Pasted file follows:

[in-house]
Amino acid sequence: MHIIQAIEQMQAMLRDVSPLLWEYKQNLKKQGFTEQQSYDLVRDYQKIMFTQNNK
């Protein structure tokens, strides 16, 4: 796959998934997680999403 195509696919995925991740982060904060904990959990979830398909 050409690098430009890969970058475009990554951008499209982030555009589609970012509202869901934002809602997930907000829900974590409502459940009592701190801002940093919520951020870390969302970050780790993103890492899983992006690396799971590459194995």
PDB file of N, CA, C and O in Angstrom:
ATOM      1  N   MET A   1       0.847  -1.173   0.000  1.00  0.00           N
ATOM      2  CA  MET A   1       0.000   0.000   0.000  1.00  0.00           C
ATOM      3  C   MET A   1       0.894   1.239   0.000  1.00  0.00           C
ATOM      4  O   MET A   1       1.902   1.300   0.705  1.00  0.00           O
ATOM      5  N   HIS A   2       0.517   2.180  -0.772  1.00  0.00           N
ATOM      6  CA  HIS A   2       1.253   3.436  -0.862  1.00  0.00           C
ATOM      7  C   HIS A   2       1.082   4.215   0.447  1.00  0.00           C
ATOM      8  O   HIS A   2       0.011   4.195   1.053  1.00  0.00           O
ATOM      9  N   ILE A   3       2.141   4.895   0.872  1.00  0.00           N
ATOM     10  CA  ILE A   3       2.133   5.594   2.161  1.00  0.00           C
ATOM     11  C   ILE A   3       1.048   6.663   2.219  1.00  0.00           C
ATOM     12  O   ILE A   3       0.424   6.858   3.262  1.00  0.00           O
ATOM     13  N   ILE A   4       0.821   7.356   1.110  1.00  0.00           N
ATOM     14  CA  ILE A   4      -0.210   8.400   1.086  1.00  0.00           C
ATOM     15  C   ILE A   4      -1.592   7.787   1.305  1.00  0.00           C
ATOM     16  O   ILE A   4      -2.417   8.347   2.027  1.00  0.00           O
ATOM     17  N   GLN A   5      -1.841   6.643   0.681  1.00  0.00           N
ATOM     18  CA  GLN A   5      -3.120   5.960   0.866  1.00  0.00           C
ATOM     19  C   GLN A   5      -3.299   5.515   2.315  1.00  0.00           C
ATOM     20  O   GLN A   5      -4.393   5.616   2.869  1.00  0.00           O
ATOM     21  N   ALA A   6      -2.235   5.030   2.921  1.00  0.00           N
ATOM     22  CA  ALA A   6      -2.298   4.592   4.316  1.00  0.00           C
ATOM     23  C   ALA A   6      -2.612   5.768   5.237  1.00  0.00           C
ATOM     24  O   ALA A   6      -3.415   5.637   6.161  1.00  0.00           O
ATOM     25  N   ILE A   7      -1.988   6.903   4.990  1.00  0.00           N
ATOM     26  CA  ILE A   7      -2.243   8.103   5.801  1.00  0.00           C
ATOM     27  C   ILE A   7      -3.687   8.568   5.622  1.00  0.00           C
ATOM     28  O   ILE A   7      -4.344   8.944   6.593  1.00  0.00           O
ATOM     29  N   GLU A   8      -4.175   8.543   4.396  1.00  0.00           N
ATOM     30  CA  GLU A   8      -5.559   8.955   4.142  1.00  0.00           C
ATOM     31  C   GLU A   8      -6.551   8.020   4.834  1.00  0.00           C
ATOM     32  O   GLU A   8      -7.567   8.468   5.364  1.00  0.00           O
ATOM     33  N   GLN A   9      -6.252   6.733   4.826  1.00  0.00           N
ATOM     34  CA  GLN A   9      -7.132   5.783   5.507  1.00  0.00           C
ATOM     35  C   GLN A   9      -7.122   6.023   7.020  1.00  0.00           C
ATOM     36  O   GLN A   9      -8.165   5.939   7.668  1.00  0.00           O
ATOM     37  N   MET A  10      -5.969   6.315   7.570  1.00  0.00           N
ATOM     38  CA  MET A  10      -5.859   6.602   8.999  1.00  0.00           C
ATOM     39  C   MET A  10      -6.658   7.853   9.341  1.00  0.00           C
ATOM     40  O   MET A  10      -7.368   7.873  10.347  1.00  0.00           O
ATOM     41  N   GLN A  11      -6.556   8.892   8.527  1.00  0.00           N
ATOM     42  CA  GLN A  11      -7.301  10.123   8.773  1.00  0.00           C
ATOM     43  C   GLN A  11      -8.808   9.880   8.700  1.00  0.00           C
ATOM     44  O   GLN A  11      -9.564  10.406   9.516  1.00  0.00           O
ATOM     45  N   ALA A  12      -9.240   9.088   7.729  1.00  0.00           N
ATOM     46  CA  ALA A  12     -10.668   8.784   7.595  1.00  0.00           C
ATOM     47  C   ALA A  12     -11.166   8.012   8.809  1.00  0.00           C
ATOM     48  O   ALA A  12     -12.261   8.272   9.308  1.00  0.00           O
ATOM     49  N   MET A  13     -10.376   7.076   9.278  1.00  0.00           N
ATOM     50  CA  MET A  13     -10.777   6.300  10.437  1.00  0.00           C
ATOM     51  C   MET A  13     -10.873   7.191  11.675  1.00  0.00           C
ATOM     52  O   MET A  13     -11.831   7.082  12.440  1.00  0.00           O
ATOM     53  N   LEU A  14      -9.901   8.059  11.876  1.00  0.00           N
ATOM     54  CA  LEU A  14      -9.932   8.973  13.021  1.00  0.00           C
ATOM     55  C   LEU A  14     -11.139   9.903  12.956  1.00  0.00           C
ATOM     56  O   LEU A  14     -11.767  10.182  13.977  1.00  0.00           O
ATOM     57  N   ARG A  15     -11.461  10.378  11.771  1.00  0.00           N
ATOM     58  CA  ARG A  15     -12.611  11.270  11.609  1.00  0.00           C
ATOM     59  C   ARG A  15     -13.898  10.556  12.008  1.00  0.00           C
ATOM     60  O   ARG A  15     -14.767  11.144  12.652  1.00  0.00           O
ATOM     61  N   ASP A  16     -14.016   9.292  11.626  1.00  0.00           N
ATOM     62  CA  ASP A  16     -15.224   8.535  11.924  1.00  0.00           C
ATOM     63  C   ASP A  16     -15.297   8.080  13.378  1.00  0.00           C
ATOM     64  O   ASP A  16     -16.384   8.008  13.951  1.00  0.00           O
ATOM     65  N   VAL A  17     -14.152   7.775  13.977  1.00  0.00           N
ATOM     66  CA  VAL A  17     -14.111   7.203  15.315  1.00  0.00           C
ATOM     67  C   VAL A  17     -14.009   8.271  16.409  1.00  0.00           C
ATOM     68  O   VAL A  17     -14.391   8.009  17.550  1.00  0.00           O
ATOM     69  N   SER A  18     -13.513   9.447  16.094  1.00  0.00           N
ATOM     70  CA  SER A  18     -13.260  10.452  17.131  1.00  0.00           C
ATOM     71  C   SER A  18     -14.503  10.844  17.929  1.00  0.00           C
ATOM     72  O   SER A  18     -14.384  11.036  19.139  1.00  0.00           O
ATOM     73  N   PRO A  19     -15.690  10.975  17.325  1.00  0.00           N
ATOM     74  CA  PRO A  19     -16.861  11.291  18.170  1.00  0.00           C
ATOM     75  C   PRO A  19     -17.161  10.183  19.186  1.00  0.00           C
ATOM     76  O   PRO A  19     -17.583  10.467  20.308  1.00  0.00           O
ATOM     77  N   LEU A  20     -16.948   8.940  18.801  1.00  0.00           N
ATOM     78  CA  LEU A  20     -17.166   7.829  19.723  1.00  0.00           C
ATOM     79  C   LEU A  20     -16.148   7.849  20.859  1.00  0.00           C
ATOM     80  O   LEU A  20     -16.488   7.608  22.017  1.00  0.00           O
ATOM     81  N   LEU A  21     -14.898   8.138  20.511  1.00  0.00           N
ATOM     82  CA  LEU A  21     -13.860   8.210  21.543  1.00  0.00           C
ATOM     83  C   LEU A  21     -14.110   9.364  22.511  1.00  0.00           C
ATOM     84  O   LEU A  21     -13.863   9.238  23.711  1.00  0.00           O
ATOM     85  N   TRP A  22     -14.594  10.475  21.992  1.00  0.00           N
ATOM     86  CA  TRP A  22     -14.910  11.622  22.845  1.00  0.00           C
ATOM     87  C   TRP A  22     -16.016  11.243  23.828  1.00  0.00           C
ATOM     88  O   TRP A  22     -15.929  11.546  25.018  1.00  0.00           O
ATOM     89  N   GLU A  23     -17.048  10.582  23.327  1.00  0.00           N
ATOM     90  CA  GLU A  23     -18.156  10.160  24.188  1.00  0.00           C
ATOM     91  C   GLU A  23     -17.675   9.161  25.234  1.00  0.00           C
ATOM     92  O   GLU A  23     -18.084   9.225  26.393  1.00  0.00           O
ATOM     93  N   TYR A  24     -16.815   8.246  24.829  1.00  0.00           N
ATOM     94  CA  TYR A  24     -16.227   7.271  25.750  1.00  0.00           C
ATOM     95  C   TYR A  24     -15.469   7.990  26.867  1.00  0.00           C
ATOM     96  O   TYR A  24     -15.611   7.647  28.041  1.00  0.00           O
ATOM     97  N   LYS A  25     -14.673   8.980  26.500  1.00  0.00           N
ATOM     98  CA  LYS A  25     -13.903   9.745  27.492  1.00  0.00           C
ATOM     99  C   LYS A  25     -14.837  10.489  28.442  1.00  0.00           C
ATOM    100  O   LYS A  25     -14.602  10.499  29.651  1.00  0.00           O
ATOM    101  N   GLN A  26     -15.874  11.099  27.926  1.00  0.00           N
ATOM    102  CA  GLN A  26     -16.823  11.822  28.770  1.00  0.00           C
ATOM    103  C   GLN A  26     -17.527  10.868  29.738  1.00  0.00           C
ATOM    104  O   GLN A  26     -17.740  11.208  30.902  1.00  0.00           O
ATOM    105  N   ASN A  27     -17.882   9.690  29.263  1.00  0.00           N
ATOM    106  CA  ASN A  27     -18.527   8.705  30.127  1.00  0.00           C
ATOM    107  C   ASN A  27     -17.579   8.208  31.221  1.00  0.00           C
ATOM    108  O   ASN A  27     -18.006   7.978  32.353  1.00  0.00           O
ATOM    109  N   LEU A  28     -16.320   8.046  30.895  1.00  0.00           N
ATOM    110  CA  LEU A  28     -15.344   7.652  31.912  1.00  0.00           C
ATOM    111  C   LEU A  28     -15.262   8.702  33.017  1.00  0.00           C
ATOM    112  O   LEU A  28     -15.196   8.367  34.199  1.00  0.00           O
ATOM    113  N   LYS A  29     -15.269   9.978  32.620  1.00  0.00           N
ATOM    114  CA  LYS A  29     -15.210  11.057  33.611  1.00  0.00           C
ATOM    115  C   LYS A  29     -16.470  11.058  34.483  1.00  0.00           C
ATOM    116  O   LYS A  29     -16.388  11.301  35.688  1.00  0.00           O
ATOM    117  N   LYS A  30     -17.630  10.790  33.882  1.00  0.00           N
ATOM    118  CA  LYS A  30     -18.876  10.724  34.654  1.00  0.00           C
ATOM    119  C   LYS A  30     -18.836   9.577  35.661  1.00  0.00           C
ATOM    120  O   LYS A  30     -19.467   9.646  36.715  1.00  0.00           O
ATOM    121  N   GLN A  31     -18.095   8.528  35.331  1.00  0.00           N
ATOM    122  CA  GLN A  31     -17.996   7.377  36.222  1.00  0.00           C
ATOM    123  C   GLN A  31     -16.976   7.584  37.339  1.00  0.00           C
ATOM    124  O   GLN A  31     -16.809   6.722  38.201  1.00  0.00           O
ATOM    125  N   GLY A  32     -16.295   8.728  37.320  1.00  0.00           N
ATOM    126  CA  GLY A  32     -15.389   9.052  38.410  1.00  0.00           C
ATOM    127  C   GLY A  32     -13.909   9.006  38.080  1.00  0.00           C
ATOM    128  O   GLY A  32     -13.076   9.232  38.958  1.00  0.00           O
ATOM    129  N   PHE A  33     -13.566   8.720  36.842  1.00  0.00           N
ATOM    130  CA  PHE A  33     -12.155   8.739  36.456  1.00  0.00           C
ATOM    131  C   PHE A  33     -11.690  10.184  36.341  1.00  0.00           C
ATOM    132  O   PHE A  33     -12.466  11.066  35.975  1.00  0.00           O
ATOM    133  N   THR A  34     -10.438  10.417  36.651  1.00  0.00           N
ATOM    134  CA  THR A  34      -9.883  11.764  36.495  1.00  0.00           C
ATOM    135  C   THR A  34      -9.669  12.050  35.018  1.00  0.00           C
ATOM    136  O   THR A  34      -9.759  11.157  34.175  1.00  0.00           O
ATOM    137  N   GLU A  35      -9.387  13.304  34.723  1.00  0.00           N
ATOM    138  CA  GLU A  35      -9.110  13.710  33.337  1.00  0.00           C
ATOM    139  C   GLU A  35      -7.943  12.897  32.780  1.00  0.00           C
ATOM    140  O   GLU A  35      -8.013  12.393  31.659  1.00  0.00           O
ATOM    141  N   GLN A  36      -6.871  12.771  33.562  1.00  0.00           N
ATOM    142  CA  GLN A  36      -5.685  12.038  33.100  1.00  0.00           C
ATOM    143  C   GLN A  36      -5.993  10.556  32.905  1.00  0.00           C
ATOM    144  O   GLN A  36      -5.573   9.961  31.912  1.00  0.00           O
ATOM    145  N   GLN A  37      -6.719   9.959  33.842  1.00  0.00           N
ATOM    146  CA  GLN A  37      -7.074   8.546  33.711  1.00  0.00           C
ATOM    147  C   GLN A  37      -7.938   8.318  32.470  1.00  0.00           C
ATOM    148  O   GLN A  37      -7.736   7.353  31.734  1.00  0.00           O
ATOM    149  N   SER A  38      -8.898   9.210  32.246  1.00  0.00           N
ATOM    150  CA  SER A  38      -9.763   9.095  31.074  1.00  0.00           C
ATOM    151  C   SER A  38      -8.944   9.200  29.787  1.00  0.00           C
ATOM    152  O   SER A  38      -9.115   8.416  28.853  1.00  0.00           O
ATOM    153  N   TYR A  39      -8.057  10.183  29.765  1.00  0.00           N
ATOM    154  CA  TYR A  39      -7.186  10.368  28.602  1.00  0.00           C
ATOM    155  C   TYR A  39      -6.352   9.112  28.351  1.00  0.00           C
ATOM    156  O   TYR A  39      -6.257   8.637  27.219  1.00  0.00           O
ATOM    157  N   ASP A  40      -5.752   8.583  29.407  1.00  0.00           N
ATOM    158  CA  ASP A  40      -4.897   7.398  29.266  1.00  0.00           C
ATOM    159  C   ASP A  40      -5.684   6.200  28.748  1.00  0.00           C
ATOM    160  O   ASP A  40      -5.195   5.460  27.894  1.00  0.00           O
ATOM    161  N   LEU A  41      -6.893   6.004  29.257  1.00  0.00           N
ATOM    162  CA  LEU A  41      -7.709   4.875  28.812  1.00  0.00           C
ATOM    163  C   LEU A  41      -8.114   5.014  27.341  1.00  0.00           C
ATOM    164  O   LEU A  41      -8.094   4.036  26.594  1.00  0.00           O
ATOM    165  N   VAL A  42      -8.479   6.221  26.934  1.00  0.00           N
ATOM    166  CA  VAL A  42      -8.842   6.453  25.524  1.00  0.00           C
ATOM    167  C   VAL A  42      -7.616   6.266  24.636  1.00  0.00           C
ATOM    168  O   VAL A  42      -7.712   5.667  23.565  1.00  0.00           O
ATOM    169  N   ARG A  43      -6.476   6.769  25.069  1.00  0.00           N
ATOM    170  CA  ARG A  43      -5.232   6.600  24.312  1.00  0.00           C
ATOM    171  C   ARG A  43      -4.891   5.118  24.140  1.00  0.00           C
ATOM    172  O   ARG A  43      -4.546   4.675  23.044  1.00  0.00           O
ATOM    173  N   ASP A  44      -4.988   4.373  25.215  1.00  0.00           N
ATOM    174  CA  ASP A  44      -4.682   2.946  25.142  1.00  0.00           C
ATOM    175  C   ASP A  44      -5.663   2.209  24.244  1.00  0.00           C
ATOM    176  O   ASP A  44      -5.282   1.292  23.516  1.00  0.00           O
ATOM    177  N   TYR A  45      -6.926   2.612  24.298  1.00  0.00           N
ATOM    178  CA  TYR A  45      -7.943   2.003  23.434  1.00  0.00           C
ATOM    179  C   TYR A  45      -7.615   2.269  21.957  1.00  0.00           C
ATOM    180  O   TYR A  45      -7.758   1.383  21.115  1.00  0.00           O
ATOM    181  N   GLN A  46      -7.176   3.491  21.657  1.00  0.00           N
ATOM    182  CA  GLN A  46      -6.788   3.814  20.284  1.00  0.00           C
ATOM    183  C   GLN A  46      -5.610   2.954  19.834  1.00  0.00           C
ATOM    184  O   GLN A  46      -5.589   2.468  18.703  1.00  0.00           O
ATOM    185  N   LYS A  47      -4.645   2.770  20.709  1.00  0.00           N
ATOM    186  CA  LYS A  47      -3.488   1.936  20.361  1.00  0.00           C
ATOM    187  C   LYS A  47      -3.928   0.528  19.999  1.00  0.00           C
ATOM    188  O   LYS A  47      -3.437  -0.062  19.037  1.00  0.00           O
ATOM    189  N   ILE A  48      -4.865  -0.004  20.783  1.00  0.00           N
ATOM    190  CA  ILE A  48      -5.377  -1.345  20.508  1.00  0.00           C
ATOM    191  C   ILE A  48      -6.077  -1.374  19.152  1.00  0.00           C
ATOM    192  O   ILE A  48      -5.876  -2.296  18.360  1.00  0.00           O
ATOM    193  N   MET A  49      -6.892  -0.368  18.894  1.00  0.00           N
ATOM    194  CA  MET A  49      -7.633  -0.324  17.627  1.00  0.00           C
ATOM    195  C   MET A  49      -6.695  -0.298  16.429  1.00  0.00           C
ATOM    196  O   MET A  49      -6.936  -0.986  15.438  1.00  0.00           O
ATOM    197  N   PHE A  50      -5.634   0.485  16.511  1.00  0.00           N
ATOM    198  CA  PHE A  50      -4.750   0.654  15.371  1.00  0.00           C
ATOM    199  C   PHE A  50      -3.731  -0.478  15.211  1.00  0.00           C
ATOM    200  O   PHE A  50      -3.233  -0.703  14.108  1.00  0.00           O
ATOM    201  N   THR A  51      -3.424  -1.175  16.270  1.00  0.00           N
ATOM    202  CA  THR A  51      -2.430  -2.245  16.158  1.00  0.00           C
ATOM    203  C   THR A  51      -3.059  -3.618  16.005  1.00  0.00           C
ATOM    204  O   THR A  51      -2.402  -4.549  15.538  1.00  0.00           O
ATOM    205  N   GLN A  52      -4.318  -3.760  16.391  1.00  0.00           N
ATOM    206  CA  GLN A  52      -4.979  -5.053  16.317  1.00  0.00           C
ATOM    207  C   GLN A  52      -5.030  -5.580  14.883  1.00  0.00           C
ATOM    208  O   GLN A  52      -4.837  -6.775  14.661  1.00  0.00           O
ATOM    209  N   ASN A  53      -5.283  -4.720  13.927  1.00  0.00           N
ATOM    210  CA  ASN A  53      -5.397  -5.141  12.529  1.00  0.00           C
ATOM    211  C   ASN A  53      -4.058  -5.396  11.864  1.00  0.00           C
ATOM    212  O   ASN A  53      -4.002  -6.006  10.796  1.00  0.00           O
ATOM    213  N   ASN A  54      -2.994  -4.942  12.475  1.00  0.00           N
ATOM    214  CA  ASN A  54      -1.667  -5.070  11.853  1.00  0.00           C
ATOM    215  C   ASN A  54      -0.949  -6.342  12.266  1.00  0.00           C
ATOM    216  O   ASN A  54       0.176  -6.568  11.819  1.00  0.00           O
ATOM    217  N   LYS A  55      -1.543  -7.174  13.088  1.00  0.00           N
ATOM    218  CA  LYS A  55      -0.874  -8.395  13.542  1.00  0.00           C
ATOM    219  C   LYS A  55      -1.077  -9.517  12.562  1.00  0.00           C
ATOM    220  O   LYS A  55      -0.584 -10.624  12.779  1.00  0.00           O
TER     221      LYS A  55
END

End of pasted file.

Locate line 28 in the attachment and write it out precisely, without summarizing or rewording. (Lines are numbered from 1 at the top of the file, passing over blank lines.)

ATOM     24  O   ALA A   6      -3.415   5.637   6.161  1.00  0.00           O